“The Hating Game” by Sally Thorne

The Hating GameThere’s a thin line between love and hate. That’s the premise of Australian writer Sally Thorne’s first novel, The Hating Game, which pits two uber-competitive office workers against each other as they both angle for the same promotion at a publishing company.

Lucy has always dreamed of working at a publishing company; Joshua fell into his job after dropping out of medical school due to squeamishness. Bitter rivals, the two are constantly trying to sabotage each other. However, despite their mutual loathing, there’s an undercurrent of sexual tension that becomes more and more difficult to ignore.

To Thorne’s credit, this isn’t the type of book where the protagonists finally declare their attraction to one another on the final page; the romantic sparks between Joshua and Lucy are pretty obvious early on, and a kiss in the elevator at work further complicates their relationship. Both have vowed to quit if the other one gets the promotion, and when Lucy begins to date another employee, things get even more twisted.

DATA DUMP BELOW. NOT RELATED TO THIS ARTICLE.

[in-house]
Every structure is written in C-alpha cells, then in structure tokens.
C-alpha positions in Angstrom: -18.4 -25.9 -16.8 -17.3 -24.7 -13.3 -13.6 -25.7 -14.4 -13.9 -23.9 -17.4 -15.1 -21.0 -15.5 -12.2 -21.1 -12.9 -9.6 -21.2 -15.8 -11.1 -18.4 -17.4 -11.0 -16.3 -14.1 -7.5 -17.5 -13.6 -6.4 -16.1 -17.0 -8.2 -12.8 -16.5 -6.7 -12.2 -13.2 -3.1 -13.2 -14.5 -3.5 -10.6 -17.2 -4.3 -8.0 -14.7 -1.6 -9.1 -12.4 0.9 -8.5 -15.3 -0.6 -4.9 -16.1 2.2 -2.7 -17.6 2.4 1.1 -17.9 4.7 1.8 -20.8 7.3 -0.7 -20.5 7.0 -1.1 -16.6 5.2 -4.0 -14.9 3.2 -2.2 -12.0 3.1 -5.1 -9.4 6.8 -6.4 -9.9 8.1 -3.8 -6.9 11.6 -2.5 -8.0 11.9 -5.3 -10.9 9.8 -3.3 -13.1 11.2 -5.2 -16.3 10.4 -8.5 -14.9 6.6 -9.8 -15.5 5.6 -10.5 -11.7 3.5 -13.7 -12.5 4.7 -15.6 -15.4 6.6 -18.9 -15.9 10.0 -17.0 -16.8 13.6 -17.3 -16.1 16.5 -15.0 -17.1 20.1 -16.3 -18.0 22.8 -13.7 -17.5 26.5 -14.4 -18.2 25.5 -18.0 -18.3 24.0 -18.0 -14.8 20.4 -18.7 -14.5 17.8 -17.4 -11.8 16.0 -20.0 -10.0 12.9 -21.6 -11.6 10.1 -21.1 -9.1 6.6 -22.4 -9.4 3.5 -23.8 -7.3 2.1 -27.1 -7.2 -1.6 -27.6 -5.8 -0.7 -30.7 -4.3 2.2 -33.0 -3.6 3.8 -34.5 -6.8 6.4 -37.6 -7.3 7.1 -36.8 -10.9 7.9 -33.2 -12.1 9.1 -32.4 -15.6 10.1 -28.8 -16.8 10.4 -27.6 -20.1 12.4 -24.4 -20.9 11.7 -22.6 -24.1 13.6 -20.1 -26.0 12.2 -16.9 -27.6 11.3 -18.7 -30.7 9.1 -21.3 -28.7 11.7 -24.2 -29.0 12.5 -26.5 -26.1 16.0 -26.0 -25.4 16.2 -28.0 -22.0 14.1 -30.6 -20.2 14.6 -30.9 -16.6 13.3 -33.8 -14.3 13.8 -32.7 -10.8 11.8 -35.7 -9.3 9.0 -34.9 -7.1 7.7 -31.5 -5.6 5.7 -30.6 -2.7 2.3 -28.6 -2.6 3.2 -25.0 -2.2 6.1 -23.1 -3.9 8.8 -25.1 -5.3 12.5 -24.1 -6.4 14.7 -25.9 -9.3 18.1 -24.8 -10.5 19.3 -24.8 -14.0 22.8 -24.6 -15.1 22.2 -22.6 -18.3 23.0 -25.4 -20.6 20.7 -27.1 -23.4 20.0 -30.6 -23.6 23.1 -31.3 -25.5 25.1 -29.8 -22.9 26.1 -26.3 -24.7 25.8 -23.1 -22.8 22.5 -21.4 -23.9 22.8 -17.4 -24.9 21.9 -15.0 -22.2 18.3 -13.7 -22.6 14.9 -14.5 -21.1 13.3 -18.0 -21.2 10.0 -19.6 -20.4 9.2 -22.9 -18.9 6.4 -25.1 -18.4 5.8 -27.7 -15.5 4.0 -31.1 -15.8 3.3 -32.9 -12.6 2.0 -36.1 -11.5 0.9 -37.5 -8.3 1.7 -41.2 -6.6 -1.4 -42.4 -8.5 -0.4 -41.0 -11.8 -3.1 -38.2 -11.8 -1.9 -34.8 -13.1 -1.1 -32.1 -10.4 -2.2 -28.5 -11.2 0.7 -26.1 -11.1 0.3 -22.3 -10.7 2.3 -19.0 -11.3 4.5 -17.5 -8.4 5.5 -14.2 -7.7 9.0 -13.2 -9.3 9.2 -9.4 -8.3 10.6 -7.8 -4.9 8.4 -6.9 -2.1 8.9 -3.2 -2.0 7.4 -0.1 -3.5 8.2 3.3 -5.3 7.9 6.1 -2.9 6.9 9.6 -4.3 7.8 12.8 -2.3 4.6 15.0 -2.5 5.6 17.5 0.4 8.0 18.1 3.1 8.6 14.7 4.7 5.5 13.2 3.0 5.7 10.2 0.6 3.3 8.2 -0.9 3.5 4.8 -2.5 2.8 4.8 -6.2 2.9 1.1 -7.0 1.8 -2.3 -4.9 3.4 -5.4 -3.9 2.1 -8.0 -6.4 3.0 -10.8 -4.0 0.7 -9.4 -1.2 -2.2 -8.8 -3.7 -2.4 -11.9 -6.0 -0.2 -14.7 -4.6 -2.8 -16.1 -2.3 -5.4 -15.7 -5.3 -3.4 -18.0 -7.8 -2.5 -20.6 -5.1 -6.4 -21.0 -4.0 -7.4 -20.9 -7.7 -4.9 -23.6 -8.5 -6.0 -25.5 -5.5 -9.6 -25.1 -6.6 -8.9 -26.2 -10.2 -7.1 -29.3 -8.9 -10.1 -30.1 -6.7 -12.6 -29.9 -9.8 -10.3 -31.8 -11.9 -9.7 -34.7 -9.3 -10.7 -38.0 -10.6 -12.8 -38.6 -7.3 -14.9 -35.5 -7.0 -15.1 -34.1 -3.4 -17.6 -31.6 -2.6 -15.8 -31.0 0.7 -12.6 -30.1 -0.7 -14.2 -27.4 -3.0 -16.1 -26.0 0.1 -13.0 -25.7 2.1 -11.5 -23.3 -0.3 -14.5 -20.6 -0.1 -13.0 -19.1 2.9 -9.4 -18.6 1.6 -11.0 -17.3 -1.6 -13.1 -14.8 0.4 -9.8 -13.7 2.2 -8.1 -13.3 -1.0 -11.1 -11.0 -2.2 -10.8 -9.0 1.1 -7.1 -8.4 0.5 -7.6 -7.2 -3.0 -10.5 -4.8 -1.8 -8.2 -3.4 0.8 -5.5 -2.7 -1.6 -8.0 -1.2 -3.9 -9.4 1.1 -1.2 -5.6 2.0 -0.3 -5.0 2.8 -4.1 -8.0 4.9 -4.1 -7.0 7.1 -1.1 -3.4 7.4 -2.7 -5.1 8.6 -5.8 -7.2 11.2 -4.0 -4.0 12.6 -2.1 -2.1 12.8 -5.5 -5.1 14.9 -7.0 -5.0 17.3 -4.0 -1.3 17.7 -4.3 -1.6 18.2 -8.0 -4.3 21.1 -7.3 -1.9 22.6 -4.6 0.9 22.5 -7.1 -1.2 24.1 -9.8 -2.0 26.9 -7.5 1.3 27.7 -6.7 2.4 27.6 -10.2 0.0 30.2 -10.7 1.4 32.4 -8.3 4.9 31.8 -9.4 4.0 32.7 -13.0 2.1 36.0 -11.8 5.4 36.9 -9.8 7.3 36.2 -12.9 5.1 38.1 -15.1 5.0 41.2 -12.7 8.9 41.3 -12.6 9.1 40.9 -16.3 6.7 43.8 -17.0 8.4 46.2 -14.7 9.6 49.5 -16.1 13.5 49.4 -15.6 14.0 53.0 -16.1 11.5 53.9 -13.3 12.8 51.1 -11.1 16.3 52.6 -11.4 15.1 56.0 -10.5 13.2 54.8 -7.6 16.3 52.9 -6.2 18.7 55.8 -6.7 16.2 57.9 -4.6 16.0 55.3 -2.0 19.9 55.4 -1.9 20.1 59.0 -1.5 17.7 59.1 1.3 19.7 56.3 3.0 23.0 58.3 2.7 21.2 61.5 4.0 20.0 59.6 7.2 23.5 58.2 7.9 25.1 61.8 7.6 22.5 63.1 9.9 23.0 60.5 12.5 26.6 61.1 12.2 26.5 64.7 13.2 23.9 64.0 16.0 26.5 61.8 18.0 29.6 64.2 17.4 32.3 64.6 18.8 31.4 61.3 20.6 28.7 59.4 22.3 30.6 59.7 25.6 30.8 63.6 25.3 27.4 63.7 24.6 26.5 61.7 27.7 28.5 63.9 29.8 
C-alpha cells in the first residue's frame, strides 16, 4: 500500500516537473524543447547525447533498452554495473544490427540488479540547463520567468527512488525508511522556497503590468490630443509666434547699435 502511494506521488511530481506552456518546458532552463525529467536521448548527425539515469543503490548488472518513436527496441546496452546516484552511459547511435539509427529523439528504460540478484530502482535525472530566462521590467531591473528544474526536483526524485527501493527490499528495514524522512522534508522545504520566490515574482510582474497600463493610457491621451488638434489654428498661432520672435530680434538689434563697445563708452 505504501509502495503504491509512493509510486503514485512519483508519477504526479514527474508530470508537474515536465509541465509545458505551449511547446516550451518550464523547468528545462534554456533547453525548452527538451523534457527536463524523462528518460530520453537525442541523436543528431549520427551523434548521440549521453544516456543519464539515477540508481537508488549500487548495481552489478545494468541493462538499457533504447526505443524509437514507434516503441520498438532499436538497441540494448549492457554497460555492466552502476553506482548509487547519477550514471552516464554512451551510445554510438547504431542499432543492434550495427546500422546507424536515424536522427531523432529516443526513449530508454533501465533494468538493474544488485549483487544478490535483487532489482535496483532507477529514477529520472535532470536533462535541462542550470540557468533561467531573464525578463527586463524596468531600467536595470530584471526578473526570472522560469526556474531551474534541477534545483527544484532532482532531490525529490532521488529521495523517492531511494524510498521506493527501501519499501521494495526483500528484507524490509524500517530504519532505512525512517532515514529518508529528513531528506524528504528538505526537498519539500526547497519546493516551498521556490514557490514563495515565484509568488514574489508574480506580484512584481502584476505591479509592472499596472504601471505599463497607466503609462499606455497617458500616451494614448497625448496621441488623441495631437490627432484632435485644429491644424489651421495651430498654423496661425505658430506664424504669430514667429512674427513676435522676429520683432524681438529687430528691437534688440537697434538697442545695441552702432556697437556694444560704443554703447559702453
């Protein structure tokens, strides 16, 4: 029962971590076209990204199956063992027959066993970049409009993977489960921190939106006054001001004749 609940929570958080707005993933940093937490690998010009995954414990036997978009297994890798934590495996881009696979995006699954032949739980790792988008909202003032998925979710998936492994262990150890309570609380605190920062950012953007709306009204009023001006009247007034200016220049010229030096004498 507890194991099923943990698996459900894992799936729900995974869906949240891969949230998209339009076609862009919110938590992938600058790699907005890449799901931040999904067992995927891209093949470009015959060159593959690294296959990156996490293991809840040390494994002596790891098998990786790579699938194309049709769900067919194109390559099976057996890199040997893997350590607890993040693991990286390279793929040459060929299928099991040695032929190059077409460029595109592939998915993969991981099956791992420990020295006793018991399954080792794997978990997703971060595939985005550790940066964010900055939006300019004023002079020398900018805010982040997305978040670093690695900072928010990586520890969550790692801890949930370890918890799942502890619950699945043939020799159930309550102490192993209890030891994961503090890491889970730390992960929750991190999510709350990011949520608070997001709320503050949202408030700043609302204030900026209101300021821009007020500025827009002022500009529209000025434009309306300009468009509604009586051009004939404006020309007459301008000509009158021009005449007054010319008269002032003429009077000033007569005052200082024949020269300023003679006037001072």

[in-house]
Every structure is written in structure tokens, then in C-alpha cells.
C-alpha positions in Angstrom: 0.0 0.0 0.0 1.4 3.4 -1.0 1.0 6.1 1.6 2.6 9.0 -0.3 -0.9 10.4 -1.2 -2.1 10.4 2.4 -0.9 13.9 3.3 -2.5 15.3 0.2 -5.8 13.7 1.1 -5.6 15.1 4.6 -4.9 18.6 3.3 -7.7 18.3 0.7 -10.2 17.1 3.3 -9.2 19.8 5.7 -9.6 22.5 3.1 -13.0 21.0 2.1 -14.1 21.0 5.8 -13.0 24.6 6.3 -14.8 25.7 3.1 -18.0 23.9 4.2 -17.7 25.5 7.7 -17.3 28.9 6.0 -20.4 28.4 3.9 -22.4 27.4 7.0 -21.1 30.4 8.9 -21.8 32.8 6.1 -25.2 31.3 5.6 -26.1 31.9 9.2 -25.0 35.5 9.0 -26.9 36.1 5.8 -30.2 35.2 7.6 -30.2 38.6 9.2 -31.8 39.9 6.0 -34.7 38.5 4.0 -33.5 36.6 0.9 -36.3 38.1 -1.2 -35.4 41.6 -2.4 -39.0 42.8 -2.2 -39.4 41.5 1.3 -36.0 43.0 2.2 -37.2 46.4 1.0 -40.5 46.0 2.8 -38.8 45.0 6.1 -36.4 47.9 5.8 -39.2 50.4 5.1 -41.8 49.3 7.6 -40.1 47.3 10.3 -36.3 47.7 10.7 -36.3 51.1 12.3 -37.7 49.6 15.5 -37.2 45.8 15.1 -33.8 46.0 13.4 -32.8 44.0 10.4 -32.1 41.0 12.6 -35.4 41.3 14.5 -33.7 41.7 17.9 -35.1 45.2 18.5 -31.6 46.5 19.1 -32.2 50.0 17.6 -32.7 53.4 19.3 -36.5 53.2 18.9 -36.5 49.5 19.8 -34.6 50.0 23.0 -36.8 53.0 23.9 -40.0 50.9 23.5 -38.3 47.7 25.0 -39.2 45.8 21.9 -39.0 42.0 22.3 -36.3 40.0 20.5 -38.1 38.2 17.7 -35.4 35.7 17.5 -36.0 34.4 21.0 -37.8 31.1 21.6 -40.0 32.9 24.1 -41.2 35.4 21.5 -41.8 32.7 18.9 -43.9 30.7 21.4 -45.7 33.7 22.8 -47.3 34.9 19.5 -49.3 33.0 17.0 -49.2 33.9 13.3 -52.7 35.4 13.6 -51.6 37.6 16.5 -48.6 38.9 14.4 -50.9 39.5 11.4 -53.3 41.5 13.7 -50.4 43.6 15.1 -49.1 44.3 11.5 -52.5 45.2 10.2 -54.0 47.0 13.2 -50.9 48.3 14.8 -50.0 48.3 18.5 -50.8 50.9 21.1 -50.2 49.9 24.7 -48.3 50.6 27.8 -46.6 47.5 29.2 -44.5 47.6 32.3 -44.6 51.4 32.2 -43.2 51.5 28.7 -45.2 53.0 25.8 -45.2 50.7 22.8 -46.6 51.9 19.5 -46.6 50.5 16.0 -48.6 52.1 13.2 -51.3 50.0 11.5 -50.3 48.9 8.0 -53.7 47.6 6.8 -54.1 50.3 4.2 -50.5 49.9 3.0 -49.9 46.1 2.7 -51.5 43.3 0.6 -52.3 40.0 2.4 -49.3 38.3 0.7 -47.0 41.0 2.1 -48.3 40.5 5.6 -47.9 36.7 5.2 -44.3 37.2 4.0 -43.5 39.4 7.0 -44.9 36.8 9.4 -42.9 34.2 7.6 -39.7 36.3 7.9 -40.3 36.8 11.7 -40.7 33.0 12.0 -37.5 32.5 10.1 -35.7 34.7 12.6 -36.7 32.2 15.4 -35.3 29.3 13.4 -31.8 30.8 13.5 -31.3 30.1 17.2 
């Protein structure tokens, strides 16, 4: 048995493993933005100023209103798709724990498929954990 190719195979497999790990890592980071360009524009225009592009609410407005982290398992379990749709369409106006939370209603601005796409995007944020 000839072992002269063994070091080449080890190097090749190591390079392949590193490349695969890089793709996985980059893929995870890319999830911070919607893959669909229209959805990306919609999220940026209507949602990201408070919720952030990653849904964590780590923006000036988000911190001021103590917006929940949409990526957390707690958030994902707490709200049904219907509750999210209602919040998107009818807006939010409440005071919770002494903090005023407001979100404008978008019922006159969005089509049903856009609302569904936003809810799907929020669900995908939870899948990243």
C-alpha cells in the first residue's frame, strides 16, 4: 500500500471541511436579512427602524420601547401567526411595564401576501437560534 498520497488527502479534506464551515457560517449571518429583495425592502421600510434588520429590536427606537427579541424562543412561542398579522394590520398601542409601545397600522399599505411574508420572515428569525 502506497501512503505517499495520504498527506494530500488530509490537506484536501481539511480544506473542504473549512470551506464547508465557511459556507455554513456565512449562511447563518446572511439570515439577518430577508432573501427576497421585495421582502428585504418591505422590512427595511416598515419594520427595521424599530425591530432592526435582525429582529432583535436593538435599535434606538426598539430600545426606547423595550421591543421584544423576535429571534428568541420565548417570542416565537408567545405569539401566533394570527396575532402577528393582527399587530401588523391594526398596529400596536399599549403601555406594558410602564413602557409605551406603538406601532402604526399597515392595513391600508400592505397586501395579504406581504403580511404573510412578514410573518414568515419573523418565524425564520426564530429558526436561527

The Hating Game reminded me a little of Lucy Parker’s Act Like It, another book where we watch the couple move from antipathy to amour. (Seriously, does that ever happen in real life, or is it just a rom-com trope?) But while Parker’s novel had a rich background in the world of the London theater, Thorne leaves the setting of her book as something of a mystery. At first I just assumed the author was British and that it took place in London, until a receipt with a price in dollars was mentioned. It’s definitely not set in Manhattan, since everyone drives their car to work. When I read that Thorne was Australian, I kind of wished she’d been more specific about the location and given the novel some local color; the huge success of Liane Moriarty’s Oz-set books have proven that readers elsewhere in the world will enjoy fiction set in the land down under. But on the whole, The Hating Game is a fun, light read with a couple of appealing lead characters and a satisfying resolution.

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